By Brittany Muntz
DAVENPORT — St. Ambrose University students may soon discover there’s a new kind of football on campus — and this kind doesn’t involve padding.
Rugby, the game to which American football owes its sentimental beginnings, is in the works of being introduced to St. Ambrose as a new club sport.
St. Ambrose junior Andrew Roos has been working closely with Student Activities and Campus Recreation to get a rugby club started on campus. And while the club is not official, its future looks promising.
“If the students want a rugby club, I think we have some responsibility as a university to help them get to that goal,” Director of Student Engagement Jason Richter said.
All of the preliminary documents for the rugby club have been completed and submitted. The USA Rugby Union requires rugby clubs to submit a constitution which outlines the club’s bylaws, officers and advisors. Roos must also present before the St. Ambrose Student Government Association to obtain approval for the rugby club. The presentation cannot occur until liability issues get worked out.
“The only thing holding them back right now is the question of liability, insurance waivers, and making sure the university is covered for that,” Richter said.
Until now, St. Ambrose has never had to consider these issues with club sports. This would be the first full-contact club sport where a team would be playing students from other schools. However, if liability and insurance issues get worked out, St. Ambrose will recognize the club as its official SAU Rugby Football Team.
The rugby club would not be considered a varsity sport and would have no affiliation with the Athletic department. Because of this, the club would be funded differently than other sports on campus.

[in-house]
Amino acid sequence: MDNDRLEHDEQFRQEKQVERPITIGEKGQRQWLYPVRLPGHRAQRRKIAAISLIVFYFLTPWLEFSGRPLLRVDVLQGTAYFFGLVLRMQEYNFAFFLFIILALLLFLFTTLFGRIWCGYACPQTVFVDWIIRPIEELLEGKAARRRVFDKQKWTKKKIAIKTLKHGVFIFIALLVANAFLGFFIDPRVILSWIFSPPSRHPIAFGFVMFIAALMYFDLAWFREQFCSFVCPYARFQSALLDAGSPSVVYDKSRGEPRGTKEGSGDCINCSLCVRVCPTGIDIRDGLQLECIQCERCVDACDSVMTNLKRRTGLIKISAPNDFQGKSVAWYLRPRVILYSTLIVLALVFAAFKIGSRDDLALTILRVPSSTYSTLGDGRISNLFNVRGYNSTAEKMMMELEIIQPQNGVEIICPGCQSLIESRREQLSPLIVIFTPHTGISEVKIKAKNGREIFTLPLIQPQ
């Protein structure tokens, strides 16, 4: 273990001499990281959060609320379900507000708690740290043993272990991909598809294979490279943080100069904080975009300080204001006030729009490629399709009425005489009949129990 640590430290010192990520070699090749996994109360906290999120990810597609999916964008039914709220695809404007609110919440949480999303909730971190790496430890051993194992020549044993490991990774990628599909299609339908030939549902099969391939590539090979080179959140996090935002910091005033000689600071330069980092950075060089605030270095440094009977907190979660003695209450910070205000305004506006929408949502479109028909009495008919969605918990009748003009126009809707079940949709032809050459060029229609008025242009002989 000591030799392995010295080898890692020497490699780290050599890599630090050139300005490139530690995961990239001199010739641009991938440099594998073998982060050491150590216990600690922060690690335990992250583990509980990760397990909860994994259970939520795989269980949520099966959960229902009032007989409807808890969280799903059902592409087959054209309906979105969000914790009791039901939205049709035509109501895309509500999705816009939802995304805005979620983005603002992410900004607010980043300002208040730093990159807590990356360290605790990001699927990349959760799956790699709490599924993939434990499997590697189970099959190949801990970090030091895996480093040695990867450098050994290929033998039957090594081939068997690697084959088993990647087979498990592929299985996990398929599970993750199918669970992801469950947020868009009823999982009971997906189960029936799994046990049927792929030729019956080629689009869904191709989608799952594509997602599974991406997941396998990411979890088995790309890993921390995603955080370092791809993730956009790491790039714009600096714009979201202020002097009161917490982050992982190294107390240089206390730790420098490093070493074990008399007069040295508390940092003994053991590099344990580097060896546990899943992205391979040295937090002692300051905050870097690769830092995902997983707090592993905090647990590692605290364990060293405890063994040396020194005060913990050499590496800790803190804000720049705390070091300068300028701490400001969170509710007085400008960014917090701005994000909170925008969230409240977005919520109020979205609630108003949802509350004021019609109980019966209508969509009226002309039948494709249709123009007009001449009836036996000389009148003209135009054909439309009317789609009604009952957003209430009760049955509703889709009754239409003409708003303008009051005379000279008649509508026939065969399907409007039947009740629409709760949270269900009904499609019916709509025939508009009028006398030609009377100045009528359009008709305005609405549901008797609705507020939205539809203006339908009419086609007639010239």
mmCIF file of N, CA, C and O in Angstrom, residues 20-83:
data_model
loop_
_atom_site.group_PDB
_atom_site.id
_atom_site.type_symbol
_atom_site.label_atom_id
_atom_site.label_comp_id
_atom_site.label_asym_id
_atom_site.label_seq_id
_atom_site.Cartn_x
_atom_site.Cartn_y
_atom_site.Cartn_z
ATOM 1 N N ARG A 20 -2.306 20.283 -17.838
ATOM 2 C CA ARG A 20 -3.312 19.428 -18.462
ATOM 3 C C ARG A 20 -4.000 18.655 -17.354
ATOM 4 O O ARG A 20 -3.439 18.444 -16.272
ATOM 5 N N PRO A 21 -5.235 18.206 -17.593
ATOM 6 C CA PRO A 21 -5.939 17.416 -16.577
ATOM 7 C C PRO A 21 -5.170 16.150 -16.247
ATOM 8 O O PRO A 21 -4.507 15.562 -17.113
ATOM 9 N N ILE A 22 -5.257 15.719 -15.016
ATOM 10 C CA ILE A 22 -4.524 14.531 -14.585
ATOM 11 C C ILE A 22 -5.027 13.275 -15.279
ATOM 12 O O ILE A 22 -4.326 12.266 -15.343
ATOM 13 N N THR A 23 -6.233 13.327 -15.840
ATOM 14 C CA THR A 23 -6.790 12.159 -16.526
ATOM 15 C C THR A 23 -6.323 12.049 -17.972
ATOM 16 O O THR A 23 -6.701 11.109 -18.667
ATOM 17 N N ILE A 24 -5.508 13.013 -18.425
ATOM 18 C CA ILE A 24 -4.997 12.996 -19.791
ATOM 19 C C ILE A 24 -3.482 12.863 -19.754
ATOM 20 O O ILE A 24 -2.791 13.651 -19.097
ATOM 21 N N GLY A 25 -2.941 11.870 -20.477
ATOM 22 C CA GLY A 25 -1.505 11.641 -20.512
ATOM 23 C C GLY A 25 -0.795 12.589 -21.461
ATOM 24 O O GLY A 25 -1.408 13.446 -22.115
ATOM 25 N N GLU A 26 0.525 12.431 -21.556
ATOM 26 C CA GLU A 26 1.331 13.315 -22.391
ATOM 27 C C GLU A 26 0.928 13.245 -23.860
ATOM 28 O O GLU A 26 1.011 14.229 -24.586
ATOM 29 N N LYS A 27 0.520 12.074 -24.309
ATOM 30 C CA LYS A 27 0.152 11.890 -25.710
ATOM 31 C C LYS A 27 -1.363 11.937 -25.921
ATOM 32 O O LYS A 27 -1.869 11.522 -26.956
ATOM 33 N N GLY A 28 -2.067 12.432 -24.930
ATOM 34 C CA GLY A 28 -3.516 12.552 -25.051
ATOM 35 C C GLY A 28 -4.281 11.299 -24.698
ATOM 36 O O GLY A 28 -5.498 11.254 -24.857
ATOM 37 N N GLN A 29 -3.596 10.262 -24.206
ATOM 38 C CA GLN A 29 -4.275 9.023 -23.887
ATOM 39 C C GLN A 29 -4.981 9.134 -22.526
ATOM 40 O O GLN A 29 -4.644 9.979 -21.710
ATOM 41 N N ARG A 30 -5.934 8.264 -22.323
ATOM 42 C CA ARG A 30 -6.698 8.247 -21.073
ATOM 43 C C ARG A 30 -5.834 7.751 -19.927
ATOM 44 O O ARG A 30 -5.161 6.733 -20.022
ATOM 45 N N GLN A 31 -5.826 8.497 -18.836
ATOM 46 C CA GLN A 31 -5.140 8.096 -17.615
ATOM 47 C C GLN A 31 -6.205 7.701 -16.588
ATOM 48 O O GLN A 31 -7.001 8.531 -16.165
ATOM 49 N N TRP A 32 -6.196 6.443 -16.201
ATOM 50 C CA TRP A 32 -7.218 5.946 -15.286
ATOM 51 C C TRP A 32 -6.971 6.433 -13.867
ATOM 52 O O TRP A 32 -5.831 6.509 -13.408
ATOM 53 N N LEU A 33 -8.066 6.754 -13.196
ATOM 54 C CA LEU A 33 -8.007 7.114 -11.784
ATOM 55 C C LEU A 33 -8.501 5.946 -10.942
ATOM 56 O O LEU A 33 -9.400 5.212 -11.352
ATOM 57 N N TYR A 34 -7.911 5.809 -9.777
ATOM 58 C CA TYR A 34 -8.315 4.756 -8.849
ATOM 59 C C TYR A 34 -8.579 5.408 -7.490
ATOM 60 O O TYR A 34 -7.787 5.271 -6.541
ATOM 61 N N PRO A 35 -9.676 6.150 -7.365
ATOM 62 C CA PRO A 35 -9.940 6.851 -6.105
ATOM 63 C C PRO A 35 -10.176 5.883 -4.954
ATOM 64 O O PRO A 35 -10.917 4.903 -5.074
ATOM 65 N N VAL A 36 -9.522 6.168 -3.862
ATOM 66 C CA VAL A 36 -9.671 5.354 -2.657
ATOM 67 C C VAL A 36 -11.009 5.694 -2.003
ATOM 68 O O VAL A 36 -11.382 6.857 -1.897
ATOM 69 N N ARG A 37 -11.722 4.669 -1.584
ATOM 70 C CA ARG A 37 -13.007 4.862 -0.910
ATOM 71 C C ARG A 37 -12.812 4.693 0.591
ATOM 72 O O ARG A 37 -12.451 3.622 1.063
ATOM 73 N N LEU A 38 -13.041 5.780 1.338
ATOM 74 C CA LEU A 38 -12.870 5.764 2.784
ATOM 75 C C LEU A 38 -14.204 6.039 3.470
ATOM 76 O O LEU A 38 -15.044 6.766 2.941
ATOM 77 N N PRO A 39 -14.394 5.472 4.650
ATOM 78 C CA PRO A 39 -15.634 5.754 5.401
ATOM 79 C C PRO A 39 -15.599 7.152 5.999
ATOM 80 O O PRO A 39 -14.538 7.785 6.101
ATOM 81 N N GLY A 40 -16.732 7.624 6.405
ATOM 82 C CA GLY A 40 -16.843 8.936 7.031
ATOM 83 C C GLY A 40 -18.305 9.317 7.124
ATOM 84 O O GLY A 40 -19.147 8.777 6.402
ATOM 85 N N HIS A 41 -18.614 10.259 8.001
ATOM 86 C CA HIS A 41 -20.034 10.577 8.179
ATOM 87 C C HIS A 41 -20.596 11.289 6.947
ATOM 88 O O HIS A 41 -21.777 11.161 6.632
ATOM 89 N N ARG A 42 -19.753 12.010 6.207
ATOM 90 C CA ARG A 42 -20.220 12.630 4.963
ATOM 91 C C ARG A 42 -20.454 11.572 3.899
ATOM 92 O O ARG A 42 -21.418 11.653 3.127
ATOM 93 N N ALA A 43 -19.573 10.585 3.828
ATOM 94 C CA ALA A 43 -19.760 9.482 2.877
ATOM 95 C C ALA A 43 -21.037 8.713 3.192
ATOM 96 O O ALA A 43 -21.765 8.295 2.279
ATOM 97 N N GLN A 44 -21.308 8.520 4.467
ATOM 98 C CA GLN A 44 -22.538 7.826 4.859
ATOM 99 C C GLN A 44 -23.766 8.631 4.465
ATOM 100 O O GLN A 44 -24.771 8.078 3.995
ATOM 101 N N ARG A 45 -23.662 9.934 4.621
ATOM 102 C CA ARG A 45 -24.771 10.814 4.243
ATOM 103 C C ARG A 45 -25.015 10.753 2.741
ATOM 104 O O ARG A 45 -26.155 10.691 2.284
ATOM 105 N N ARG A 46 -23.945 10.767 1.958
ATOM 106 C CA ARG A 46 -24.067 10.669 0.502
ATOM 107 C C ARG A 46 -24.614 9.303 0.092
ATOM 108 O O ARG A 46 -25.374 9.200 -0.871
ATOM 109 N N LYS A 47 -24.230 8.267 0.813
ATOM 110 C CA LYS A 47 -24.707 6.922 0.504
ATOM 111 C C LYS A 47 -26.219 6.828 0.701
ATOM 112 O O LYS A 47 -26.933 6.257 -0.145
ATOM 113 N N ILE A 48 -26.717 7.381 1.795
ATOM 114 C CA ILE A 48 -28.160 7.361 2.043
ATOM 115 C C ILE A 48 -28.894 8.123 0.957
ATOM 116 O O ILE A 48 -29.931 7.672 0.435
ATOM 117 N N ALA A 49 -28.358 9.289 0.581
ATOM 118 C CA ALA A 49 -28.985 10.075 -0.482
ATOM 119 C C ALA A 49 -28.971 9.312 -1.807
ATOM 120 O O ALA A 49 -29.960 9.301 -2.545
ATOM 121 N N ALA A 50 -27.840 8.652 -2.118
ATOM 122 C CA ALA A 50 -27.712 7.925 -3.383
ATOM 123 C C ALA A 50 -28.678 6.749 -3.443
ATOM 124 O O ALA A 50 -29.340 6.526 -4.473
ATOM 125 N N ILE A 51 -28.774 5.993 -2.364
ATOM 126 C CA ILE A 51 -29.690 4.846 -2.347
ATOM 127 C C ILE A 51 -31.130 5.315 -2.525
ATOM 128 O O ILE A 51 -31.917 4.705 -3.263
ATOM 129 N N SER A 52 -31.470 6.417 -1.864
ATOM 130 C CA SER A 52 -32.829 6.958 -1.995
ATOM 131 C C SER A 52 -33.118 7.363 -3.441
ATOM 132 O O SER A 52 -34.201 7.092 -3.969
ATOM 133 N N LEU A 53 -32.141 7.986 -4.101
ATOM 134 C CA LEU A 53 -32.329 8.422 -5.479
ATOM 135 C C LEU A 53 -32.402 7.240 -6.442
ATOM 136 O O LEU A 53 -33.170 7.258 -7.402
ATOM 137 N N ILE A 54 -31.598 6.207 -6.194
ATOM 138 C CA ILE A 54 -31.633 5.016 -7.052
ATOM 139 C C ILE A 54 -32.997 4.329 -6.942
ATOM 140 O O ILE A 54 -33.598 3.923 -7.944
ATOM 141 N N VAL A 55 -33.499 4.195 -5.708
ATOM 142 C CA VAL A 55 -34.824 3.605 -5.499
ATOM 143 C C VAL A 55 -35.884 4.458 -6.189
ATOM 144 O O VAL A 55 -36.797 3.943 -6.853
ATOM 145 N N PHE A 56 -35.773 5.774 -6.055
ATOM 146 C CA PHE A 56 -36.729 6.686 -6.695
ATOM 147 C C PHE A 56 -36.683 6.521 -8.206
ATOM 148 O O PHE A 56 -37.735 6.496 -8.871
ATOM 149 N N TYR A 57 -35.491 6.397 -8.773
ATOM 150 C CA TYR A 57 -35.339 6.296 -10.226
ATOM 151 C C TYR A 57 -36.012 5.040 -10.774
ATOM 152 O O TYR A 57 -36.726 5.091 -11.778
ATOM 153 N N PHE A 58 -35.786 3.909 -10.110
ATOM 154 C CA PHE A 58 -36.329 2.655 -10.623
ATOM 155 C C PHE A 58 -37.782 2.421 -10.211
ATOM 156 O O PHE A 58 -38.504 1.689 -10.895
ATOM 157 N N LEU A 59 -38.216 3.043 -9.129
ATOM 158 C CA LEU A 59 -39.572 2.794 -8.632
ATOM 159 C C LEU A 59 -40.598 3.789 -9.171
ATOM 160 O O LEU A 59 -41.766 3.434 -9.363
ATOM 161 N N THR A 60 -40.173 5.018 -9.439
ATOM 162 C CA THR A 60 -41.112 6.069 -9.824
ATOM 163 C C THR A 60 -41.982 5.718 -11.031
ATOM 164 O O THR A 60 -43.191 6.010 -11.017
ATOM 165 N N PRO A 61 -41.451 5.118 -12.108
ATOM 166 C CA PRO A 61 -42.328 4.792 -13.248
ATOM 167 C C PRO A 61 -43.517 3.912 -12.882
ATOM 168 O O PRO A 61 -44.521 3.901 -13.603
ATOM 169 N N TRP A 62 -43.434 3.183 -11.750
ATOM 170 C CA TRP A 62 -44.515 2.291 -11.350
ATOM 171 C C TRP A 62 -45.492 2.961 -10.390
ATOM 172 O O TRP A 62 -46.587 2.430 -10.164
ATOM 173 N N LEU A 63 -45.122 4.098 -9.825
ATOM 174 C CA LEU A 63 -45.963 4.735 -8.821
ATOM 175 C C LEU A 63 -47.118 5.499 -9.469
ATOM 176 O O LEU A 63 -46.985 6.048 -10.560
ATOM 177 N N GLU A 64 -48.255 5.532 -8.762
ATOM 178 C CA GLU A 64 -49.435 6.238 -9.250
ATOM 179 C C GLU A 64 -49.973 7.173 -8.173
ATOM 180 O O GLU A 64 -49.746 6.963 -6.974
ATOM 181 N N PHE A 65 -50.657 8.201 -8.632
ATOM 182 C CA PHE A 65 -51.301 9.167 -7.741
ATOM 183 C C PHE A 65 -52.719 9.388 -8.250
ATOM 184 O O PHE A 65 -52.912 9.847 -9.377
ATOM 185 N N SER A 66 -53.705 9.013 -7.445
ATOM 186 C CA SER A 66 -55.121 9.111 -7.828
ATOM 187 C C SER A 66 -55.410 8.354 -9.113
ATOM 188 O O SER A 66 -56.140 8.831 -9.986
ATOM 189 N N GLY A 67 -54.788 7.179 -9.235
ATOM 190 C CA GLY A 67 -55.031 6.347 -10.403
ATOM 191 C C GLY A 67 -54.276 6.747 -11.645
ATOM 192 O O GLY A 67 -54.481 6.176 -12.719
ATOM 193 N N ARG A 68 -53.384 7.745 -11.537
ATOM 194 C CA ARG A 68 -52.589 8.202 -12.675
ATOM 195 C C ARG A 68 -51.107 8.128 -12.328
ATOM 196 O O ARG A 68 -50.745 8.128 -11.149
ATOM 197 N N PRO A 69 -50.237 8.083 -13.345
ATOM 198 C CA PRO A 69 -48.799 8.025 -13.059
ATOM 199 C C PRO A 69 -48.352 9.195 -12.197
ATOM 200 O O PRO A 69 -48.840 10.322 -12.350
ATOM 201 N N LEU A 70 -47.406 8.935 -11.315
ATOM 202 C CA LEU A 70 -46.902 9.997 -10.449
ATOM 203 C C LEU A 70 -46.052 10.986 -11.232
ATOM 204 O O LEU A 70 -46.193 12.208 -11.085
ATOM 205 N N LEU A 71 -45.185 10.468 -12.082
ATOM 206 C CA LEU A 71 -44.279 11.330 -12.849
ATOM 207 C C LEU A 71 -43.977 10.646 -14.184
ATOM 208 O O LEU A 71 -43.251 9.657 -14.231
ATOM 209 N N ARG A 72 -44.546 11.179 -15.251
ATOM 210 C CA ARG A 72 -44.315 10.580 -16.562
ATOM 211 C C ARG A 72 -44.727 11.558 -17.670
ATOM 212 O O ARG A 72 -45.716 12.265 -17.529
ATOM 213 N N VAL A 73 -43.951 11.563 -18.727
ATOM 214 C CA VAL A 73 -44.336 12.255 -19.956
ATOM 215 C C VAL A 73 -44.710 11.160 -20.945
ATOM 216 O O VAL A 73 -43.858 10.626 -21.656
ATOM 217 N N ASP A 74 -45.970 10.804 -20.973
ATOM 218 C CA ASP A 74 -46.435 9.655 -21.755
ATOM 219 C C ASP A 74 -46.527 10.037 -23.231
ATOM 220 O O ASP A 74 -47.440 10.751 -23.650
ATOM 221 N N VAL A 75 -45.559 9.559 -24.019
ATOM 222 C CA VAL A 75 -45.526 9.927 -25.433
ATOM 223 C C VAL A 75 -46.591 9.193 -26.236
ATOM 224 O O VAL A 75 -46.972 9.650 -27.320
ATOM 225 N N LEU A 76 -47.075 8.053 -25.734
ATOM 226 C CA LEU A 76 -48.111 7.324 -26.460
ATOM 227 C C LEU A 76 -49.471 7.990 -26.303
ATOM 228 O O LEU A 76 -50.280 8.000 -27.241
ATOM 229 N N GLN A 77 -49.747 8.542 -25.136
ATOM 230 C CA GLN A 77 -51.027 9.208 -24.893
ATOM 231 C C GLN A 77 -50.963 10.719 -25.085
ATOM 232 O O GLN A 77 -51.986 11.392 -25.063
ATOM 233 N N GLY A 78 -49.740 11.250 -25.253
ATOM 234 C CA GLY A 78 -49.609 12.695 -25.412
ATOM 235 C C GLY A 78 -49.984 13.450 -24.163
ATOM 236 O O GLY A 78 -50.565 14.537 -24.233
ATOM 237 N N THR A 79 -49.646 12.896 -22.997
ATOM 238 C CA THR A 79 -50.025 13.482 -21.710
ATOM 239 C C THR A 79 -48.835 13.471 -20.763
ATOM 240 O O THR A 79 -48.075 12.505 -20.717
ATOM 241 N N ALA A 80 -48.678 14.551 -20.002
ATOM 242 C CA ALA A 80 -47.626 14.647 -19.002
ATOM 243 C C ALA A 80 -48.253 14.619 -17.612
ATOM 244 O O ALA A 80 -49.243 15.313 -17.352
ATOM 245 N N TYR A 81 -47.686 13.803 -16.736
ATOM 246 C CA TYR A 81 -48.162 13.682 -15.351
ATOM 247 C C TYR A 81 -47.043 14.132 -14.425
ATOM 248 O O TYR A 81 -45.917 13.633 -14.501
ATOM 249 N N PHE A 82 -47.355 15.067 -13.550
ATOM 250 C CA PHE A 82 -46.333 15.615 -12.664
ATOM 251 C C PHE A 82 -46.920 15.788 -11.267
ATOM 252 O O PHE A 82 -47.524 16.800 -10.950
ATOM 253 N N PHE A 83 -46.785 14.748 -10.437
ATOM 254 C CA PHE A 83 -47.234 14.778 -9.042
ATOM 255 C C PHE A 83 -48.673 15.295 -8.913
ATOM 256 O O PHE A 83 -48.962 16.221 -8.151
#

“At this point the funding is going to be an issue because there is currently no funding for club sports,” Richter said. Currently, the only club sports at Ambrose are Fishing Club and Jiu-Jitsu Club.
All other sports on campus are considered varsity sports or intramurals and receive funding from the university.
The rugby club may appeal to the Student Government Association for funding. The department of Campus Recreation may also help with some preliminary expenses such as uniforms, equipment, or tournaments. However, no funding plans are official. Expenses beyond what university organizations might fund would have to be covered by the team’s fundraising efforts.
“We are already thinking of different fundraising and sponsorship ideas, “Roos said.
Another funding option would be to find a sponsor not affiliated with St. Ambrose. Other rugby clubs, such as the one at University of Iowa, receive funding this way.
If all goes as planned, the rugby club will be competing against other teams starting in spring 2012. The season consists of six regular season games, playoffs and possibly nationals. Competition for the rugby team includes teams from Augustana College in Rock Island, Ill., the University of Iowa, Grinnell College, Hawkeye Community College, and the University of Wisconsin Platteville.
“Teams have already started their fall season so we can’t actually get into a conference until spring,” Roos said.
While the club is not yet official, the team has gotten together for some informal practices to get a feel for the game. The sooner the club gets approved, the sooner the players can start scheduling official practices and scrimmages.
“Right now we’re even looking to get a scrimmage against Augustana College this fall,” Roos said.
So far 36 people have shown interest in joining the club and some students plan to join the club once their varsity sport season ends.
“Anyone who wants to join can join and everyone will be able to play,” Roos said. “We just want to get this thing started so it can be passed on to St. Ambrose generations to come.”
(Brittany Muntz, a senior at St. Ambrose University in Davenport, is news editor for The Buzz and shares this story that she wrote for the student newspaper.)